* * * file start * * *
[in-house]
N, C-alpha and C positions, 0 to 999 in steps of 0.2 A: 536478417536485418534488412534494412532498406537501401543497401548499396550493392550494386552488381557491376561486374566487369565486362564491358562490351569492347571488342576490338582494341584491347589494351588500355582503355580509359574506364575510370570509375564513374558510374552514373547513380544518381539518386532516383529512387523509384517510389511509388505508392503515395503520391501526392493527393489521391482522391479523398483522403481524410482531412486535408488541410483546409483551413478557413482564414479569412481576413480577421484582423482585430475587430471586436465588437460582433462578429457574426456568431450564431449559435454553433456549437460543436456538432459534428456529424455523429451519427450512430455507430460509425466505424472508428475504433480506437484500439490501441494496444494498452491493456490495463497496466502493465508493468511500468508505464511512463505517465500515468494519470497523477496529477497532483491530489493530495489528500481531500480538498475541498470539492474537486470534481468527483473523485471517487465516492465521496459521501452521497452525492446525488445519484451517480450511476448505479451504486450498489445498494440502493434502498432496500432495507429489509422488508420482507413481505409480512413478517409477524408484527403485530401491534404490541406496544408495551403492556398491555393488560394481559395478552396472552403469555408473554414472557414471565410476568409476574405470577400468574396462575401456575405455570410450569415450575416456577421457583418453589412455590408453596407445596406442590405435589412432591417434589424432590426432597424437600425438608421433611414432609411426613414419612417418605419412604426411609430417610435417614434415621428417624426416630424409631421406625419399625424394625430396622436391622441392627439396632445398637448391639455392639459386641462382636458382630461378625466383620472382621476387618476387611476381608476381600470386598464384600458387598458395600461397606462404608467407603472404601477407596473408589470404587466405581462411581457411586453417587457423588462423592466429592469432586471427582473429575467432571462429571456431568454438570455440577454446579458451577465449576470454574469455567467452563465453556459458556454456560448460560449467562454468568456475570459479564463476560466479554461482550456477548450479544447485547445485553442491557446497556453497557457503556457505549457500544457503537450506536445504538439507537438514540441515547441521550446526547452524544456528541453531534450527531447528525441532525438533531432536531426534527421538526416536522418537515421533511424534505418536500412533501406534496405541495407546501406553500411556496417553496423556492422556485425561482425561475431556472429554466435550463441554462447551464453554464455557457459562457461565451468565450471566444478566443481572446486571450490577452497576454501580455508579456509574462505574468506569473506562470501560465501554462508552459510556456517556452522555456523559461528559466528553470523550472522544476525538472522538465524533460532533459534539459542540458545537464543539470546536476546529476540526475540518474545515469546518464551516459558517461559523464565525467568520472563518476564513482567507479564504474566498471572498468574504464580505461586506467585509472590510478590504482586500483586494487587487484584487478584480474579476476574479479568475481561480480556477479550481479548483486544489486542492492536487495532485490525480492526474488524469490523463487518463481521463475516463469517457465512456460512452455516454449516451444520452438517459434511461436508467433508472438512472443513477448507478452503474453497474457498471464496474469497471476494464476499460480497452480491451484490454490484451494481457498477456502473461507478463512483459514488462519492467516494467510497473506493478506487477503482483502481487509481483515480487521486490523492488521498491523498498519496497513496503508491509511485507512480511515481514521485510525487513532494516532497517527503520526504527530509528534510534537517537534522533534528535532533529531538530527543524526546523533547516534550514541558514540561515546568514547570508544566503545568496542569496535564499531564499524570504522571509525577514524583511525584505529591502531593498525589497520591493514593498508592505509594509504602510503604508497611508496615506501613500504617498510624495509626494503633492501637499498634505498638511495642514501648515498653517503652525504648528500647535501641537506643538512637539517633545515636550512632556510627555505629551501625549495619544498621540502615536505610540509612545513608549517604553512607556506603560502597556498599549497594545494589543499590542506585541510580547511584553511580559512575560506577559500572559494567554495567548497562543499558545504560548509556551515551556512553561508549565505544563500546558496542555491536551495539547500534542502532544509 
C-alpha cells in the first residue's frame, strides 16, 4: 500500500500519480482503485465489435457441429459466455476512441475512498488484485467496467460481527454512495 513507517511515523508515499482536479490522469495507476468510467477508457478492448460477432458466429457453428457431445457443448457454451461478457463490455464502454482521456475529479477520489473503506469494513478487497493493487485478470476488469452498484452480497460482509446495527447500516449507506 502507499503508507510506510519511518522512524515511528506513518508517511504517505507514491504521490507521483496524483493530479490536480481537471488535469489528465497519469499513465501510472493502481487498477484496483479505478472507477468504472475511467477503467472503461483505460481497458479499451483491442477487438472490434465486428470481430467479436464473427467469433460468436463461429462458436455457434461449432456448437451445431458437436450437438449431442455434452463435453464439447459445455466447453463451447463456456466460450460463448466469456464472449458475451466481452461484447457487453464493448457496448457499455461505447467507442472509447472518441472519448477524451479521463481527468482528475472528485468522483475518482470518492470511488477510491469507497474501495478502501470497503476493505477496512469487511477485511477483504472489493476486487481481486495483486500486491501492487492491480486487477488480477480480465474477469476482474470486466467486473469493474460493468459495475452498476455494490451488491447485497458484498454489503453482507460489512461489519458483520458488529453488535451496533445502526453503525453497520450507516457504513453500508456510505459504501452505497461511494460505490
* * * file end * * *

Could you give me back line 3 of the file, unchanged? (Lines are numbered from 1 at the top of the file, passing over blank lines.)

C-alpha cells in the first residue's frame, strides 16, 4: 500500500500519480482503485465489435457441429459466455476512441475512498488484485467496467460481527454512495 513507517511515523508515499482536479490522469495507476468510467477508457478492448460477432458466429457453428457431445457443448457454451461478457463490455464502454482521456475529479477520489473503506469494513478487497493493487485478470476488469452498484452480497460482509446495527447500516449507506 502507499503508507510506510519511518522512524515511528506513518508517511504517505507514491504521490507521483496524483493530479490536480481537471488535469489528465497519469499513465501510472493502481487498477484496483479505478472507477468504472475511467477503467472503461483505460481497458479499451483491442477487438472490434465486428470481430467479436464473427467469433460468436463461429462458436455457434461449432456448437451445431458437436450437438449431442455434452463435453464439447459445455466447453463451447463456456466460450460463448466469456464472449458475451466481452461484447457487453464493448457496448457499455461505447467507442472509447472518441472519448477524451479521463481527468482528475472528485468522483475518482470518492470511488477510491469507497474501495478502501470497503476493505477496512469487511477485511477483504472489493476486487481481486495483486500486491501492487492491480486487477488480477480480465474477469476482474470486466467486473469493474460493468459495475452498476455494490451488491447485497458484498454489503453482507460489512461489519458483520458488529453488535451496533445502526453503525453497520450507516457504513453500508456510505459504501452505497461511494460505490